“She also has a habit of catching various animals, dragging them inside through the cat door, and letting them loose so they can be chased for hours. Very cruel. To put an end to this we have built a computer-controlled device that visually determines if Flo is carrying anything in her mouth when she enters, and if she does, it simply does not let her in.”
“The commercials, narrated by Ed McMahon, suggest that you cooperate with the Neighborhood Watch Association and the Civilian Defense Force. You will be told how to spot “suspicious” characters or even people you might have known all your life, who are suddenly acting “out of character.” Then the camera pans down a row of townhouses, and there’s an American flag in front of every house. The voice-over says “inform the authorities of anything you see that’s suspicious” and then the camera stops at the one house that doesn’t have an American flag flying outside — and then it continues to pan down the way.”
God, I love python. Once again it amazes me. I won’t bore you with the details, suffice to say it took less than two minutes to go from “hmmm, wouldn’t it be nice if…” to “wow, that was easy”. Again.
Potentially interesting: Screen dream, a webring is for those who keep journals of their dreams online.
Jamming devices make it impossible to make or receive calls, voice mails and text messages on a mobile telephone. France is the first country to legalize jamming devices for public use.
I particularly liked: Modern variations involving setting the absinthe alight are mere cheap melodrama.
Dictionary of Algorithms and Data Structures including such old favourites as towers of Hanoi, 8 queens, dining philosophers, and – who could forget – the travelling salesman. Damn, that’s real computing. ;-)
Sustrans, a sustainable transport charity, including a map of the UK’s National Cycle Network.
Unfortunately their website is rather broken in Opera. Sigh…
This is super-duper cool… A Picture Of Weblogs – a representation of many, many, weblogs and their interconnections. You can search for a particular weblog and see what other blogs it connects to, and which connect to it.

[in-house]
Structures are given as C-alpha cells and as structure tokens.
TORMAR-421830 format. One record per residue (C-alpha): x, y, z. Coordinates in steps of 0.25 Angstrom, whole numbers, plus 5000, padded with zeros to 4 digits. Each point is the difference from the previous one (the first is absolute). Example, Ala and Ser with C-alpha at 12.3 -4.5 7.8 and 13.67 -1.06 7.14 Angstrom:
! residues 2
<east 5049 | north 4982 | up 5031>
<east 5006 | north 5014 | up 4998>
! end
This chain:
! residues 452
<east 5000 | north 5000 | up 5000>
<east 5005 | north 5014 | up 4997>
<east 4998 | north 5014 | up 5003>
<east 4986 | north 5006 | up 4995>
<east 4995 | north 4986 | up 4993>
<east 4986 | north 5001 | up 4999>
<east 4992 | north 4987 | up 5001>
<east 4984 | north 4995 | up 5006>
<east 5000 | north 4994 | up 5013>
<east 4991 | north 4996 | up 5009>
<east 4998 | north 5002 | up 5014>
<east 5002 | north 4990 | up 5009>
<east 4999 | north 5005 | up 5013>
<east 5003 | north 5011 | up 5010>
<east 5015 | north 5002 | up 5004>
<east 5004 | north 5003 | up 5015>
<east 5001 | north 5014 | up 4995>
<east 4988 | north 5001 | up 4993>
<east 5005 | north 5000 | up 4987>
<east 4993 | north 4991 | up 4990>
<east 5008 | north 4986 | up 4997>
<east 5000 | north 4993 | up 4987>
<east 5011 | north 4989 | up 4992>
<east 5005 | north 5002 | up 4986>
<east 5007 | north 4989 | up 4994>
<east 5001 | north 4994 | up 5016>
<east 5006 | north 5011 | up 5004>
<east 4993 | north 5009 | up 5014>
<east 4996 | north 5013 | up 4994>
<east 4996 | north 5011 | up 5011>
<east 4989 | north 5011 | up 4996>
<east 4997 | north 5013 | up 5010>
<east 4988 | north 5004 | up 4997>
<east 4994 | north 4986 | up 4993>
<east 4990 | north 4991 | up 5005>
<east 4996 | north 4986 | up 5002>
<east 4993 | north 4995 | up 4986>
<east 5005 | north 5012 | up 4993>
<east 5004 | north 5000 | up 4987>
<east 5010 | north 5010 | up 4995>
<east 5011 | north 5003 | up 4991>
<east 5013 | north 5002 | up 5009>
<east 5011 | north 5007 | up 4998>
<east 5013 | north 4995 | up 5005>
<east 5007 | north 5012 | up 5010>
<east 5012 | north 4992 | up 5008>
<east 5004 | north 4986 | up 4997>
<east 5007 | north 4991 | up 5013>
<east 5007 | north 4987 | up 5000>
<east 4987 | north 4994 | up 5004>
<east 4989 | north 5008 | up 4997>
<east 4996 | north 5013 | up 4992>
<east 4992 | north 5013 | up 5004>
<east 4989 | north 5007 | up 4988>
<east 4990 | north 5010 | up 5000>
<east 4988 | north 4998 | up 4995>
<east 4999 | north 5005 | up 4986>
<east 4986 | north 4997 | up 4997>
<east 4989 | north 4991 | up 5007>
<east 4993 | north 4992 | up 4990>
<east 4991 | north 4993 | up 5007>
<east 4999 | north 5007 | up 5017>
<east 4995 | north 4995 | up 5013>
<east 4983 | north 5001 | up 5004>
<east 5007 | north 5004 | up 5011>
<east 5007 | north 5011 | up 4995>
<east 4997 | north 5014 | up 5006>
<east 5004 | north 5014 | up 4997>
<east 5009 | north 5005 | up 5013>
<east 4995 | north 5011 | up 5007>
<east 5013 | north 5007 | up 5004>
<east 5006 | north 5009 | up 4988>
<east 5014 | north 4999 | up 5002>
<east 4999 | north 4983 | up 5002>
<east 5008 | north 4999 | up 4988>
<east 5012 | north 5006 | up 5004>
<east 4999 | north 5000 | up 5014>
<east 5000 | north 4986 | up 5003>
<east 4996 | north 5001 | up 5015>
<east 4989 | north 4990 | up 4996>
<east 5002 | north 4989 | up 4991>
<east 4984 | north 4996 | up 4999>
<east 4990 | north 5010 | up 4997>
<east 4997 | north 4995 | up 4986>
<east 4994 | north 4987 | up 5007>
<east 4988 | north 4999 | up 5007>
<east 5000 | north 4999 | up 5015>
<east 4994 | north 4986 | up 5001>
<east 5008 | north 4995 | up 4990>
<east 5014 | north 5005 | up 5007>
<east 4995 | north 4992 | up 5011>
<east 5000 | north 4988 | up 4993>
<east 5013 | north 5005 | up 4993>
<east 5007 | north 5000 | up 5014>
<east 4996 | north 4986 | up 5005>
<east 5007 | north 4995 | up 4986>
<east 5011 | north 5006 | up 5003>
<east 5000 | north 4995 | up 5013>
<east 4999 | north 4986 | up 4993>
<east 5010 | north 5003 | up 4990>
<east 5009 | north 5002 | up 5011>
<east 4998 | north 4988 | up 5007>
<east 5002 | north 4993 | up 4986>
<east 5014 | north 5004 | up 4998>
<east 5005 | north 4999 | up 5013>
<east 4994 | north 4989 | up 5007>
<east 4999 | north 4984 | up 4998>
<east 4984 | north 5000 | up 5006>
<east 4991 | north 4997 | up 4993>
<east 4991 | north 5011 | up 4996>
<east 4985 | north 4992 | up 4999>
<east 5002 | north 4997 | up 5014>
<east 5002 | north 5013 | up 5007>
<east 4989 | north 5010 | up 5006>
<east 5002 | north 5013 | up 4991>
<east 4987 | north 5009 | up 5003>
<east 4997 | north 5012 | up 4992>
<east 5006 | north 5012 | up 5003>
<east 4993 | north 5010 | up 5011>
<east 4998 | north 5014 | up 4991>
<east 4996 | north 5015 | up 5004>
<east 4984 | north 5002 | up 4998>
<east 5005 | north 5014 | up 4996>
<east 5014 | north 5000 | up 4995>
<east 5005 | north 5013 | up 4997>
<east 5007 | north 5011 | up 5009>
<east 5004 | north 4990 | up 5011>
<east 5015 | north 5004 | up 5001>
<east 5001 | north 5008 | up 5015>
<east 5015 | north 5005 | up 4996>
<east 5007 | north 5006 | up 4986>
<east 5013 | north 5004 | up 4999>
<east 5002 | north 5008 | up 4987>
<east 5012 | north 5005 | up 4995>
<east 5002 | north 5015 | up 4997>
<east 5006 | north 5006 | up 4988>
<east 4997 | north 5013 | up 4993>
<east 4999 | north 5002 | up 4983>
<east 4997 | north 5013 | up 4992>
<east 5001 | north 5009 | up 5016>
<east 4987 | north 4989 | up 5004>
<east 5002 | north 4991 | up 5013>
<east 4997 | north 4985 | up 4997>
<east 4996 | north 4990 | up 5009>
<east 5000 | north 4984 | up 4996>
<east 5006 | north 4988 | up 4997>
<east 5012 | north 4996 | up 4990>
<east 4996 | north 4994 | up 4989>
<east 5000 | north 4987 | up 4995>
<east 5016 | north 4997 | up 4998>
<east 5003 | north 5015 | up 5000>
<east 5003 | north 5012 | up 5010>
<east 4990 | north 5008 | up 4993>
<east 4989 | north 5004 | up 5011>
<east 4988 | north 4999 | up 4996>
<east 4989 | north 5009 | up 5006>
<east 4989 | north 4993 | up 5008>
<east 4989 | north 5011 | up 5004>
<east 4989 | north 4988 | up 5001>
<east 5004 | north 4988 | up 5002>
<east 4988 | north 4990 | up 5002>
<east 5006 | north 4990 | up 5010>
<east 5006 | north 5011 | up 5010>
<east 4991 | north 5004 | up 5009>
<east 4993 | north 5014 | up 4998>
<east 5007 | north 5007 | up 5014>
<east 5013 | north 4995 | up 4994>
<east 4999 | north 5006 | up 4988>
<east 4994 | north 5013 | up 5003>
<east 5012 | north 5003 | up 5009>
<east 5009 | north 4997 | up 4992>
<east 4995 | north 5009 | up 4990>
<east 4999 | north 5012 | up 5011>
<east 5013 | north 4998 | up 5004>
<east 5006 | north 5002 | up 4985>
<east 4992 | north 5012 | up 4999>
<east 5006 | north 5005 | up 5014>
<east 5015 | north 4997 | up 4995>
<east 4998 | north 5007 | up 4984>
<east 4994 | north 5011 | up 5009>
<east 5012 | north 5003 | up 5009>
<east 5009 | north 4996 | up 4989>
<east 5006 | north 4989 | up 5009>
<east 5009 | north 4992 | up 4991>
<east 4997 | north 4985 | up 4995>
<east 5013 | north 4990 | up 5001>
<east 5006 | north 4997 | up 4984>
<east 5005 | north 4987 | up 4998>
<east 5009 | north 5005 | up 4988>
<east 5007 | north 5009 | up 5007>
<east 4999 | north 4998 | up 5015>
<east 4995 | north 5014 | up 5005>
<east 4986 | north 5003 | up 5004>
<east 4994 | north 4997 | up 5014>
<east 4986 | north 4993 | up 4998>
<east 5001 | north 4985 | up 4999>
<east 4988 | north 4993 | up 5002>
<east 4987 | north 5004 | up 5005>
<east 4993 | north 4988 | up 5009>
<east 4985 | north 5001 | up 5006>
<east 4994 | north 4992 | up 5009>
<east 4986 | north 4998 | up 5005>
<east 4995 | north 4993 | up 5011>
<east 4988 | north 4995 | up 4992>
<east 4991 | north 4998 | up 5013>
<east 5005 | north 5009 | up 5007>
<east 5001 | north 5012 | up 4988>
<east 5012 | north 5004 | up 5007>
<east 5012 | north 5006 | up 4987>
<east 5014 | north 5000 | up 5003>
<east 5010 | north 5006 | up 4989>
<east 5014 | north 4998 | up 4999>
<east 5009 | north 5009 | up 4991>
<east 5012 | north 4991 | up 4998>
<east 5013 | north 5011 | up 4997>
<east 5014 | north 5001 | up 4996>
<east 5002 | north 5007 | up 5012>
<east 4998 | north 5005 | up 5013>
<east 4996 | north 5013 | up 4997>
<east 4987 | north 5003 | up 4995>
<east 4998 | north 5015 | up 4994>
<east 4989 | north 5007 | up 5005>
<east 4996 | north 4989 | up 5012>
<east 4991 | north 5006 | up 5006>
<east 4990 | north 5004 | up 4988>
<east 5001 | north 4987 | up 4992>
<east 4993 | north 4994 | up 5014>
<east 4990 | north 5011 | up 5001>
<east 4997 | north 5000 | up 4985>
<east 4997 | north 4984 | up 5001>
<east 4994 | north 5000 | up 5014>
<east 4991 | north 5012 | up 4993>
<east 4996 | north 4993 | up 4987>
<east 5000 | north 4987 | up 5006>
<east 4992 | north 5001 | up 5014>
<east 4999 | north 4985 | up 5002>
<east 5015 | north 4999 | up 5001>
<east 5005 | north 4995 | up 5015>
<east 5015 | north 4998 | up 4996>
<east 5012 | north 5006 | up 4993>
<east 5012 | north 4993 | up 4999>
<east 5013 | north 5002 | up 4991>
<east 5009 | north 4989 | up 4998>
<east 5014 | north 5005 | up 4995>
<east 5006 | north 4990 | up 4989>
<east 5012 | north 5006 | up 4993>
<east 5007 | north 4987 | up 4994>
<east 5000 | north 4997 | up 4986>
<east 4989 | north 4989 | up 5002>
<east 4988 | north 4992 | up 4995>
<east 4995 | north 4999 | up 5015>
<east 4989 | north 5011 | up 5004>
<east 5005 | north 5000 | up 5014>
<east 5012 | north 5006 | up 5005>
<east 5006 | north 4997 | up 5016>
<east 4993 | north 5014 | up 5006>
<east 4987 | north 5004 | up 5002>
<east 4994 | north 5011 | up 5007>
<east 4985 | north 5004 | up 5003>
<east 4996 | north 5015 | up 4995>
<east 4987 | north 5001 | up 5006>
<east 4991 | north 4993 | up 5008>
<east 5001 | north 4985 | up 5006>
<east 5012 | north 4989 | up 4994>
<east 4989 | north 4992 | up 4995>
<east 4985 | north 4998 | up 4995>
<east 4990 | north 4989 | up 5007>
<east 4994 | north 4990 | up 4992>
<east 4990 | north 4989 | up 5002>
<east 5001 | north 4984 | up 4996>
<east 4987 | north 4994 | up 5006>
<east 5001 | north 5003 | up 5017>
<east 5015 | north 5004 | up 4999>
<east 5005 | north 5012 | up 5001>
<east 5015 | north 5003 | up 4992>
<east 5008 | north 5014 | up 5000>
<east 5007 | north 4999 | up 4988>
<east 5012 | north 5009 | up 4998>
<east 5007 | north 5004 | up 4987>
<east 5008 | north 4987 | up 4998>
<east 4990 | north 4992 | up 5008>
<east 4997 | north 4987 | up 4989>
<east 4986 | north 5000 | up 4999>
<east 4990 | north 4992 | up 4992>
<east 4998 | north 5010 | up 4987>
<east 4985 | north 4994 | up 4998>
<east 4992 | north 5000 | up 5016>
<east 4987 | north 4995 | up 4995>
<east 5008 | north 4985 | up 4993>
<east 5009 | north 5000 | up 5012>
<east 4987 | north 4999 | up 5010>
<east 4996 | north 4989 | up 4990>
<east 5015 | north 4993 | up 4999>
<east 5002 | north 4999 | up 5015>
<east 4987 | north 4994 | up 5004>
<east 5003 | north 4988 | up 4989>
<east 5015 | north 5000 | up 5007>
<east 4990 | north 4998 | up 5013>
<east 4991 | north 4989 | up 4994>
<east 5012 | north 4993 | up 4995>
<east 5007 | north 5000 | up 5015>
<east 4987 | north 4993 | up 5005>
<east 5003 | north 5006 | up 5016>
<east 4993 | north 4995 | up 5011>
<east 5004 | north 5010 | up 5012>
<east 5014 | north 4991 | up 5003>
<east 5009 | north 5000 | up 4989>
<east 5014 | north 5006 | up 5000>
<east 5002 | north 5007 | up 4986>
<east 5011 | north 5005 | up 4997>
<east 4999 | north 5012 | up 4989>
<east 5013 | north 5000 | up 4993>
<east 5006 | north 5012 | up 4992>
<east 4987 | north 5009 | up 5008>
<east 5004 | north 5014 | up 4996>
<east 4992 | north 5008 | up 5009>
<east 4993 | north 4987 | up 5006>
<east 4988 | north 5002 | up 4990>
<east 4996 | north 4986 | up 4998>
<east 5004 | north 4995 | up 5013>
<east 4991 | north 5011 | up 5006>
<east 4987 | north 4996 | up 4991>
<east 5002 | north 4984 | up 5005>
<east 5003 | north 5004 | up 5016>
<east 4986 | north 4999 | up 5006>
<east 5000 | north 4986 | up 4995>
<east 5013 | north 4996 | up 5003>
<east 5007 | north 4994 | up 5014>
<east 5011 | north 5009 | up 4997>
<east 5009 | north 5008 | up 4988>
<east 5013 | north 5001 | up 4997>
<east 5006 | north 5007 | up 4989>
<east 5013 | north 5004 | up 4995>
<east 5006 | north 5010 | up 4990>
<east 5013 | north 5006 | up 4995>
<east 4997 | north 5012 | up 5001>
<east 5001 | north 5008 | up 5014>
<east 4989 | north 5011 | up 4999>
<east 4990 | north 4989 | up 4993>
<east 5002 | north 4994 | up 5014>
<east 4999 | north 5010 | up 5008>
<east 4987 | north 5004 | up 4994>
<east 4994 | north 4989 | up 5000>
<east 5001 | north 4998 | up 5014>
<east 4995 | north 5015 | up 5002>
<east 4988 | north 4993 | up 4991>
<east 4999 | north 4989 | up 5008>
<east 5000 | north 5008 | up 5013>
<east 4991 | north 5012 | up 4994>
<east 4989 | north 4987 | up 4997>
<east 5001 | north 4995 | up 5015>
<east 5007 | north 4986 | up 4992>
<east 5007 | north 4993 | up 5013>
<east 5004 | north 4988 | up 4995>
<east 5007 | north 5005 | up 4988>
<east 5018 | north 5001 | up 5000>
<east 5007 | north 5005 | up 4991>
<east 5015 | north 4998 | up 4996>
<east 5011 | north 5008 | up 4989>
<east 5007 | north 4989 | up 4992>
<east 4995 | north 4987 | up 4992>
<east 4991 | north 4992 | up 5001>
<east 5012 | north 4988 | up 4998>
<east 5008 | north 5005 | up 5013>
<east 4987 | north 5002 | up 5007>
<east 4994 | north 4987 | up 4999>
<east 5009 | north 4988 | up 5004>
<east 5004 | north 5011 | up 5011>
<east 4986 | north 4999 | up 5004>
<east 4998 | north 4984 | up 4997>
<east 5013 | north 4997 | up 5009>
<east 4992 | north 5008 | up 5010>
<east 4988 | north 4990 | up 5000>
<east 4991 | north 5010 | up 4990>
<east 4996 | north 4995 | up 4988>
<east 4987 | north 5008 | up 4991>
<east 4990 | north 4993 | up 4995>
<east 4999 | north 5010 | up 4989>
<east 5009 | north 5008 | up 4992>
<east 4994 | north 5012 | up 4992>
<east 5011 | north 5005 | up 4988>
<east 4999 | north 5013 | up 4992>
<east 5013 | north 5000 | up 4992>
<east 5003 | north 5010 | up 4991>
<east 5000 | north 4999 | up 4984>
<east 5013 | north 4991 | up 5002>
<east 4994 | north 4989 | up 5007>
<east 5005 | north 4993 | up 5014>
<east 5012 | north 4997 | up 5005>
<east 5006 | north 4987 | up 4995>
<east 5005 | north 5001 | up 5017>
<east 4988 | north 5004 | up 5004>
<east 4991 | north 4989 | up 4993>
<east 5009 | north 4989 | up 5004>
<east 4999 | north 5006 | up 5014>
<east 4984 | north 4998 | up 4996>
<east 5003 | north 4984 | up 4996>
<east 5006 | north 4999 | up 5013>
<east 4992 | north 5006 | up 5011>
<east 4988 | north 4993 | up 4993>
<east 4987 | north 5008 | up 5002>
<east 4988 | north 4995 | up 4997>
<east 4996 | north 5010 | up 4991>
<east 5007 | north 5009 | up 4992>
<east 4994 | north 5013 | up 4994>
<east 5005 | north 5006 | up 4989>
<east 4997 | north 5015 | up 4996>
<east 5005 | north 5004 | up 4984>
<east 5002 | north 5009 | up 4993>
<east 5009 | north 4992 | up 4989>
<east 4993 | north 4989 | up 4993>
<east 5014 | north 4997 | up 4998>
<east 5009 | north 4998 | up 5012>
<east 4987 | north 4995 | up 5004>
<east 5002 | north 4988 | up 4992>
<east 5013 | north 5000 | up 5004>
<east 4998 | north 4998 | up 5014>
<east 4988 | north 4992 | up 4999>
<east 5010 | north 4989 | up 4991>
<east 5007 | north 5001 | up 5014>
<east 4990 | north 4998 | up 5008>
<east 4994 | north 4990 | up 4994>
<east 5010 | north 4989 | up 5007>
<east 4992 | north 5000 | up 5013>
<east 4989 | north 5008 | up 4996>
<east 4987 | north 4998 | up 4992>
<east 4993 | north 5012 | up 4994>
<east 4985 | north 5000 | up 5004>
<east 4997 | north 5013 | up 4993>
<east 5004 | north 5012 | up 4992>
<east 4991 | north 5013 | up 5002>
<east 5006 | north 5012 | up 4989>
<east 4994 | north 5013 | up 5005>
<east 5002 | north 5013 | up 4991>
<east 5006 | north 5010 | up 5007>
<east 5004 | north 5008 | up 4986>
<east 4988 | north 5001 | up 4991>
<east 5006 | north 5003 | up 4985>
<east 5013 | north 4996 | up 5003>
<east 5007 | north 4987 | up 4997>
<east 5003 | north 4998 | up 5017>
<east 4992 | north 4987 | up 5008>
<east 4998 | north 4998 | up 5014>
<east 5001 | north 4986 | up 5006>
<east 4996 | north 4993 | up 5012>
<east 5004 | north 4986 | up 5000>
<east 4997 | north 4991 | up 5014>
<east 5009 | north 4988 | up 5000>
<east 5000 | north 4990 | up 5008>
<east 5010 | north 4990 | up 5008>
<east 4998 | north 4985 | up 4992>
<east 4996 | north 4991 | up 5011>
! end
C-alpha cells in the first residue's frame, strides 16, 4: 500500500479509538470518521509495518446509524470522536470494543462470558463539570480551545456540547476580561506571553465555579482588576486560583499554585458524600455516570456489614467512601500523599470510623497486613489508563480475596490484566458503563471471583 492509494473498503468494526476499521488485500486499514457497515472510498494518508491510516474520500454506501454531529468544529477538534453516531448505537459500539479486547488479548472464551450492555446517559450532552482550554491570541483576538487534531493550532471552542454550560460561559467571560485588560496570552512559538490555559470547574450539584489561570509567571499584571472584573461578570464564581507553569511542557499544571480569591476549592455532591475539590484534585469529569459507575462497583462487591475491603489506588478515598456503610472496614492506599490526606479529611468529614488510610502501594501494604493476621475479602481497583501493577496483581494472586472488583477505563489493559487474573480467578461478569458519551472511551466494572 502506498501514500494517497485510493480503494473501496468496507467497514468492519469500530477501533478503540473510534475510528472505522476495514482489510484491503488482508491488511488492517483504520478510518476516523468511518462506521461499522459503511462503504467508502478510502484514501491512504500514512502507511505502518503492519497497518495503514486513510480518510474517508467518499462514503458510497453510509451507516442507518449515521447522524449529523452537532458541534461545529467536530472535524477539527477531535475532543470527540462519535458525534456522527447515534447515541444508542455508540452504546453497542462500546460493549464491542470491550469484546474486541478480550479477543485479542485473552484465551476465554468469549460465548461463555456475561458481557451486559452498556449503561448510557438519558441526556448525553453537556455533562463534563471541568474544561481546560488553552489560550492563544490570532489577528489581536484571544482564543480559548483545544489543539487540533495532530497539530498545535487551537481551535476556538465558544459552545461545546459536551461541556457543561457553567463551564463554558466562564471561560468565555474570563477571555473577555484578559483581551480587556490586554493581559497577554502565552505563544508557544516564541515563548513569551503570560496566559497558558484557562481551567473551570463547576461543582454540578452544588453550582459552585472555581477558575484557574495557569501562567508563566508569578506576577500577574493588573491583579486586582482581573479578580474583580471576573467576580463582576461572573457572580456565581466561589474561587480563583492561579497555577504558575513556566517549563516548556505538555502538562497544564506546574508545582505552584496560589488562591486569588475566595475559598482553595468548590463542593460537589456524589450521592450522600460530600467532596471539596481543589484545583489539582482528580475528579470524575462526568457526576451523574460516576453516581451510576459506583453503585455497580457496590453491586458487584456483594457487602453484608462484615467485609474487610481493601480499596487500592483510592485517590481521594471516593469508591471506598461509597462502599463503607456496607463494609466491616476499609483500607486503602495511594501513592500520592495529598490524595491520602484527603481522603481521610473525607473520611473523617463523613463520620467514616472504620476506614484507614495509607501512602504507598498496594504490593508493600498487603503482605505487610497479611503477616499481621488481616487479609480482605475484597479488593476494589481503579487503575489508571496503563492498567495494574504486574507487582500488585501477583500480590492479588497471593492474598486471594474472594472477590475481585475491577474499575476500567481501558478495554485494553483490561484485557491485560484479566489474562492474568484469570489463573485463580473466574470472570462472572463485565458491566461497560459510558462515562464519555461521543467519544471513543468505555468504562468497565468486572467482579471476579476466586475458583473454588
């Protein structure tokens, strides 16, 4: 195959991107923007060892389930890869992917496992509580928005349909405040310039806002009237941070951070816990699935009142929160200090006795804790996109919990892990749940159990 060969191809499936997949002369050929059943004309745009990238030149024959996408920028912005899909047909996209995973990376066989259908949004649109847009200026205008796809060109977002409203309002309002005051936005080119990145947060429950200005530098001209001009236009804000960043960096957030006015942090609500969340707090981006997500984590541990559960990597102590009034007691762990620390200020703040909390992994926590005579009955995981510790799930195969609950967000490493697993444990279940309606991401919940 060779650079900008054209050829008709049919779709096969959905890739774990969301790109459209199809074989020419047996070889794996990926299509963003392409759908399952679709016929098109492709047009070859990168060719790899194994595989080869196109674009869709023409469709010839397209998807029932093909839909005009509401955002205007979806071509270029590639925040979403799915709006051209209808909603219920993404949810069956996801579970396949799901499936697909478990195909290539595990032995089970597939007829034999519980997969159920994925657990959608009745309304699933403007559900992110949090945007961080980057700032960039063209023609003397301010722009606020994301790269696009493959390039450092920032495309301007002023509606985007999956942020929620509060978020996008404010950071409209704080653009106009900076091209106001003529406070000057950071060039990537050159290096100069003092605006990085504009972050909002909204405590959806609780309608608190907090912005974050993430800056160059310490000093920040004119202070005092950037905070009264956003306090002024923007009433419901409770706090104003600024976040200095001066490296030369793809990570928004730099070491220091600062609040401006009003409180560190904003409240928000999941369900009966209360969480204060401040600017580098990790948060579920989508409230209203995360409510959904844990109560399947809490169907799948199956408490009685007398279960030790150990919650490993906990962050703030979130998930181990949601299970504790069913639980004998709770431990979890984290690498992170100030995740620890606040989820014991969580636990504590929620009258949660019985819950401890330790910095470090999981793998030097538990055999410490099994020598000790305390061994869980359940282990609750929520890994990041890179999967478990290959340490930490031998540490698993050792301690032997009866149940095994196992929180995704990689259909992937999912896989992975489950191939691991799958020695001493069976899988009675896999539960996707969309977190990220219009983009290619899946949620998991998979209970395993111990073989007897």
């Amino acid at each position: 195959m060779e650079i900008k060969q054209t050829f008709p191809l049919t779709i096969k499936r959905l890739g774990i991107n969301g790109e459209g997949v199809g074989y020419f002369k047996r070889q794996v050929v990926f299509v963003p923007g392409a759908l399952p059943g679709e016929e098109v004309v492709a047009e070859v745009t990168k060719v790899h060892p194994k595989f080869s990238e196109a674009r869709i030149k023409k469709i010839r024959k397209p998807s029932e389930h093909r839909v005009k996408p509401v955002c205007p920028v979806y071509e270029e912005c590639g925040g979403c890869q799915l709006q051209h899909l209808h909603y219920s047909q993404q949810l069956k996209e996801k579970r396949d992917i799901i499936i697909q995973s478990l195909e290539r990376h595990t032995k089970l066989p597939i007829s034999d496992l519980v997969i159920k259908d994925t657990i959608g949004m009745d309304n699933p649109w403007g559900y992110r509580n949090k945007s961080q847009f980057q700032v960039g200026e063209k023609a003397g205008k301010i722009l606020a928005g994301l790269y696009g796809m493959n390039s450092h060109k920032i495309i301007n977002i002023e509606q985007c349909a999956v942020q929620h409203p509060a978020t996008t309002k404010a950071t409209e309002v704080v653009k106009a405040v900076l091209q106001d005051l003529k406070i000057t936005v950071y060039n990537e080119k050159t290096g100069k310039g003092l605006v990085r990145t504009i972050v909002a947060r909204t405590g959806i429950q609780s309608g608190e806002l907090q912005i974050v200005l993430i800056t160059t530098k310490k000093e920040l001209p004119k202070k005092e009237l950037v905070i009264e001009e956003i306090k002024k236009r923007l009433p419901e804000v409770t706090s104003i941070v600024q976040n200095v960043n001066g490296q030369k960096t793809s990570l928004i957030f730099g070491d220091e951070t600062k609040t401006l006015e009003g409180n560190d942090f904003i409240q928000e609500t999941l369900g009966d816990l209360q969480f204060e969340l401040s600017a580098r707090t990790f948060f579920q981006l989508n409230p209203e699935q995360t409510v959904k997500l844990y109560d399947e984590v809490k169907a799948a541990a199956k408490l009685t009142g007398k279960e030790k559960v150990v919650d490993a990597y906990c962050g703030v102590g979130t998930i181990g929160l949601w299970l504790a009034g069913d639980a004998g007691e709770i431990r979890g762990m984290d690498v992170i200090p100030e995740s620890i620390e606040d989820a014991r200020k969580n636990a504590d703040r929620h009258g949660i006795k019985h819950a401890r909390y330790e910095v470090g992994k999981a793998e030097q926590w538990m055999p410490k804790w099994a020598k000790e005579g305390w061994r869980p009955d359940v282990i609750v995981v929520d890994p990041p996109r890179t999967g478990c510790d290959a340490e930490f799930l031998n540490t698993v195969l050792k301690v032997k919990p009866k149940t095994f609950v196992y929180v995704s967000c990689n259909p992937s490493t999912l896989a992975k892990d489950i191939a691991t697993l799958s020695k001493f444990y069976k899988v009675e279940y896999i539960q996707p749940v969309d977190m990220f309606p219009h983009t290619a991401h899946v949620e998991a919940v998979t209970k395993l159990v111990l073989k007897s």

It’s not perfect, for instance it didn’t pick up any link from gimboland to misterpants, despite there being a link in the sidebar since gimboland started, but it’s funky and fun nonetheless.
Hey, I just realised why there’s no misterpants link… My link goes to his splash page (‘cos I love it), not straight to the blog page. Cool.
Overcoming ICANN – an open letter to the internet community.
Begins: “Despite its best efforts, the Internet Corporation for Assigned Names and Numbers (ICANN) has proven overall to be a failed experiment in Internet policy development, implementation, and management. ICANN’s lack of meaningful representation, and its continuing pattern of drastic and seemingly arbitrary structural and policy changes (among other shortcomings), have created an unstable and suspicion-ridden environment that is detrimental to the interests of the vast majority of Internet users around the world. The resulting overly politicized situation not only threatens the stability of the Internet itself, but also invites drastic and undesirable interventions by a variety of vested interests.”
Alas, not high quality – “It’s audio, not hi-fi. We’re aiming at the eight to 16 market,” Olympia’s president, Richard May, told BBC News Online.
“So-called efficiency,” says Richard Scase, professor of organisational behaviour at the University of Kent at Canterbury, “takes the place of effectiveness, quantity of quality. The means become an end in themselves.”
I also know of at least one local authority that achieves government targets for separating waste – at great expense – but then simply mixes it all up again in landfill. Scotland Yard figures that showed it had recruited 218 people from ethnic minorities between April and September 2000 turned out to include Irish, New Zealanders and Australians. The useful figure was four.